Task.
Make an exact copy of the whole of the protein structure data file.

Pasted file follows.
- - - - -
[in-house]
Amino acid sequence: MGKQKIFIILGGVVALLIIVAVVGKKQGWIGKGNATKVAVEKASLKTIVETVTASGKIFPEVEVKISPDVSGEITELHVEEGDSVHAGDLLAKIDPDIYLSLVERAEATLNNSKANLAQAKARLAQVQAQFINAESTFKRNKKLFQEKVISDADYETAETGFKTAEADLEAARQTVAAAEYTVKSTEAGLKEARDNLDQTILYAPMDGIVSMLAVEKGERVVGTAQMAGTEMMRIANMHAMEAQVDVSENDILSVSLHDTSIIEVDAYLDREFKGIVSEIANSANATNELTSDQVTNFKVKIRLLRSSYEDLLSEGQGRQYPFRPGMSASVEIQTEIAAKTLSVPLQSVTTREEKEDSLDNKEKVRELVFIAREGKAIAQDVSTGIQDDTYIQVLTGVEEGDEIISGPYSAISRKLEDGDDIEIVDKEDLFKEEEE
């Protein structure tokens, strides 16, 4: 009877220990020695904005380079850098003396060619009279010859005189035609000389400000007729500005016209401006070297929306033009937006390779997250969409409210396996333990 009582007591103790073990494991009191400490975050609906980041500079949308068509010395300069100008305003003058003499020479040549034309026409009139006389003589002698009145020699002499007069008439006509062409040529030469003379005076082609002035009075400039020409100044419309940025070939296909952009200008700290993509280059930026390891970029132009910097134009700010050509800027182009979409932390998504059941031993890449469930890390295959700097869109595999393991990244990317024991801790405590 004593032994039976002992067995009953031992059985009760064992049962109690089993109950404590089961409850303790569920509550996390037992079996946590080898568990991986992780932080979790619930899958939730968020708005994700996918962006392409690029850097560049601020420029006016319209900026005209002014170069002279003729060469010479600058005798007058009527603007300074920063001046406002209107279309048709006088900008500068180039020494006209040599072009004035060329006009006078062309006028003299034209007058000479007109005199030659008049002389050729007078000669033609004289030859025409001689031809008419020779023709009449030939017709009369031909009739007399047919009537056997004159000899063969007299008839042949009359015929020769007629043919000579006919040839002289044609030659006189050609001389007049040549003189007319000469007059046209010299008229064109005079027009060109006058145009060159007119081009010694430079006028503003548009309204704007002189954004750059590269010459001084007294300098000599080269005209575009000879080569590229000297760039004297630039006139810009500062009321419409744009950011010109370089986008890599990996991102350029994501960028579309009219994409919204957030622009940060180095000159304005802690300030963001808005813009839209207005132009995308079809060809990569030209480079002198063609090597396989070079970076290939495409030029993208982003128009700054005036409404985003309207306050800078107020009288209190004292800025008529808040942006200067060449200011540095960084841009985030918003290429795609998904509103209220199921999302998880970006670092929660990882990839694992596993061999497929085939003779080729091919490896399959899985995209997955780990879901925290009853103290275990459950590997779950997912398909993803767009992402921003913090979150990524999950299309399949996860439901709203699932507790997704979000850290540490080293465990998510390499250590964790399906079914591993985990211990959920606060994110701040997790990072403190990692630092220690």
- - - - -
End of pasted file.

[in-house]
Amino acid sequence: MGKQKIFIILGGVVALLIIVAVVGKKQGWIGKGNATKVAVEKASLKTIVETVTASGKIFPEVEVKISPDVSGEITELHVEEGDSVHAGDLLAKIDPDIYLSLVERAEATLNNSKANLAQAKARLAQVQAQFINAESTFKRNKKLFQEKVISDADYETAETGFKTAEADLEAARQTVAAAEYTVKSTEAGLKEARDNLDQTILYAPMDGIVSMLAVEKGERVVGTAQMAGTEMMRIANMHAMEAQVDVSENDILSVSLHDTSIIEVDAYLDREFKGIVSEIANSANATNELTSDQVTNFKVKIRLLRSSYEDLLSEGQGRQYPFRPGMSASVEIQTEIAAKTLSVPLQSVTTREEKEDSLDNKEKVRELVFIAREGKAIAQDVSTGIQDDTYIQVLTGVEEGDEIISGPYSAISRKLEDGDDIEIVDKEDLFKEEEE
């Protein structure tokens, strides 16, 4: 009877220990020695904005380079850098003396060619009279010859005189035609000389400000007729500005016209401006070297929306033009937006390779997250969409409210396996333990 009582007591103790073990494991009191400490975050609906980041500079949308068509010395300069100008305003003058003499020479040549034309026409009139006389003589002698009145020699002499007069008439006509062409040529030469003379005076082609002035009075400039020409100044419309940025070939296909952009200008700290993509280059930026390891970029132009910097134009700010050509800027182009979409932390998504059941031993890449469930890390295959700097869109595999393991990244990317024991801790405590 004593032994039976002992067995009953031992059985009760064992049962109690089993109950404590089961409850303790569920509550996390037992079996946590080898568990991986992780932080979790619930899958939730968020708005994700996918962006392409690029850097560049601020420029006016319209900026005209002014170069002279003729060469010479600058005798007058009527603007300074920063001046406002209107279309048709006088900008500068180039020494006209040599072009004035060329006009006078062309006028003299034209007058000479007109005199030659008049002389050729007078000669033609004289030859025409001689031809008419020779023709009449030939017709009369031909009739007399047919009537056997004159000899063969007299008839042949009359015929020769007629043919000579006919040839002289044609030659006189050609001389007049040549003189007319000469007059046209010299008229064109005079027009060109006058145009060159007119081009010694430079006028503003548009309204704007002189954004750059590269010459001084007294300098000599080269005209575009000879080569590229000297760039004297630039006139810009500062009321419409744009950011010109370089986008890599990996991102350029994501960028579309009219994409919204957030622009940060180095000159304005802690300030963001808005813009839209207005132009995308079809060809990569030209480079002198063609090597396989070079970076290939495409030029993208982003128009700054005036409404985003309207306050800078107020009288209190004292800025008529808040942006200067060449200011540095960084841009985030918003290429795609998904509103209220199921999302998880970006670092929660990882990839694992596993061999497929085939003779080729091919490896399959899985995209997955780990879901925290009853103290275990459950590997779950997912398909993803767009992402921003913090979150990524999950299309399949996860439901709203699932507790997704979000850290540490080293465990998510390499250590964790399906079914591993985990211990959920606060994110701040997790990072403190990692630092220690």